Re: [DNSOP] Clarifying referrals (#35)

Tony Finch <> Thu, 30 November 2017 12:24 UTC

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Date: Thu, 30 Nov 2017 12:24:14 +0000
From: Tony Finch <>
To: Andrew Sullivan <>
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Subject: Re: [DNSOP] Clarifying referrals (#35)
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Andrew Sullivan <> wrote:
> I think that's correct.  But what is not plain to me in my reading,
> insistent noises on the list notwithstanding, is whether the second ¶
> in step 3.b of the algorithm in section 4.3.2 of RFC 1034 is still
> part of what "a referral" means.  The ordinary English meaning, as far
> as I can tell, of that 3.b subsection is that everything one does as
> part of step 3.b is a referral response.

Yes. ¶2 tells you how to construct a referral.

> The problem is that "Go to step 4" is part of that last ¶, not a new
> ¶, and so what I think is obscure in the algorithm text is whether the
> stuff you're copying into the response in step 4.

I think you're missing a word or two here :-) but the key part of step 4
wrt referrals is "If there was no delegation from authoritative data",
i.e. if we already have a referral, don't overwrite it.

The "go to step 4" is a switch from serving authoritative data to
gossiping cached data, when the auth data can only provide part of the
answer. (There's also more gossiping in step 6.)

> It's at least as likely that such a reader will conclude that RFCs 1034
> and 1035 are written with a certain lack of terminological rigour --
> which is perhaps borne out by the effort we apparently need to make to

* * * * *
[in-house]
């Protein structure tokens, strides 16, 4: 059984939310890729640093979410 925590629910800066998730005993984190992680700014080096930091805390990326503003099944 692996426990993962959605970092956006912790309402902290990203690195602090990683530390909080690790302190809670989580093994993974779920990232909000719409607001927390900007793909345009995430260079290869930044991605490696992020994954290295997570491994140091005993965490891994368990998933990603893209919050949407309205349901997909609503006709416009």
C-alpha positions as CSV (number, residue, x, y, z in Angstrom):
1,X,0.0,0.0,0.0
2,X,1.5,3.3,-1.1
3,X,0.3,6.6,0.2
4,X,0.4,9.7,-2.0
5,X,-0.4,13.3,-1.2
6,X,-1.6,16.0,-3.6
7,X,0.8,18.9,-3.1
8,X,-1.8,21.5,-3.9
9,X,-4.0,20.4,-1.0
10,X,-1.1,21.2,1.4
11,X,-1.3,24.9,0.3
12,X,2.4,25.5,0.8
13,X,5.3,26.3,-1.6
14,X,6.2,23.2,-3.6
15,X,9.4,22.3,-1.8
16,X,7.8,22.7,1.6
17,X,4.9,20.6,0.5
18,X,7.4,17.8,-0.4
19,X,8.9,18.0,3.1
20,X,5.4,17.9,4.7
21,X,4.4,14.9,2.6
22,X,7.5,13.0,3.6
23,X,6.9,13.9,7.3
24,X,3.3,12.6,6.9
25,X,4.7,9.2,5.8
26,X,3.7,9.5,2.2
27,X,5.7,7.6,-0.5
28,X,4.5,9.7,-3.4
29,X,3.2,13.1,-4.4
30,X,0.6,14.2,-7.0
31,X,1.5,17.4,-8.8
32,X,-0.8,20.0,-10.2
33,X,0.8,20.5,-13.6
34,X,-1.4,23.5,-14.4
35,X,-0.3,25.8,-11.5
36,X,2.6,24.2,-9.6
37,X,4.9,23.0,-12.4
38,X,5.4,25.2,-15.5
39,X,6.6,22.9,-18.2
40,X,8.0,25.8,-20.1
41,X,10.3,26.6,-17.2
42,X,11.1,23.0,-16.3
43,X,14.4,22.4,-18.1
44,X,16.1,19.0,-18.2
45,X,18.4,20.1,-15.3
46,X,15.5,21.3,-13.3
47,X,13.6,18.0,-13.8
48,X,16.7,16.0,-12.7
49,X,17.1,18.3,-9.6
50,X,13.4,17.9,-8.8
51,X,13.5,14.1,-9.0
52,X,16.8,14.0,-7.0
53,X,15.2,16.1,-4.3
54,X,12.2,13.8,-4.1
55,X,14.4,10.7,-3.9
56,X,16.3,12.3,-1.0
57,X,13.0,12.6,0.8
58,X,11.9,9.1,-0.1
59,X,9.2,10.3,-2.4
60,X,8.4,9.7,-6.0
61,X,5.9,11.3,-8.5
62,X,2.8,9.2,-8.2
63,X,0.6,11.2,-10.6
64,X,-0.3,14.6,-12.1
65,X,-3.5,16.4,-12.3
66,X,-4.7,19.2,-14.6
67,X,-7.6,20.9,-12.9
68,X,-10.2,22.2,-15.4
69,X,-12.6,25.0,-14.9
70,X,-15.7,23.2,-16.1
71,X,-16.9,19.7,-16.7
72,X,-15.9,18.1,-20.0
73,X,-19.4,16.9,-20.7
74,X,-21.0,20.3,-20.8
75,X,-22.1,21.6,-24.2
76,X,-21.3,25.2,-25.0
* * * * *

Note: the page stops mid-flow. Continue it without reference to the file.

> clarify a term as fundamental as "referral".

It seems to me that these RFCs were written with a great deal of care, but
their informality makes them appear less precise than they are - you have
to read between the lines to work out the implicit meanings of the
technical terms. But I don't think the terms are used inconsistently.

> I don't think anyone in this discussion disagrees about how things
> _ought_ to operate.  But in the terminology document, I think we have
> tried to preserve the meanings that persist on the Internet.

I think it's worth being precriptive, but carefully. That is, telling
readers of the terminology RFC that if they are using a term precisely in
a document they are writing, they should only use it with the preferred
meaning - but some people use it with these different meanings so readers
need to be aware of these variations.

e.g. for referrals, saying something like "the term referral is sometimes
used in a way that also covers implicit referrals and upward referrals
(qv) but precise writing should only use referral to mean a downward
referral from authoritative data".

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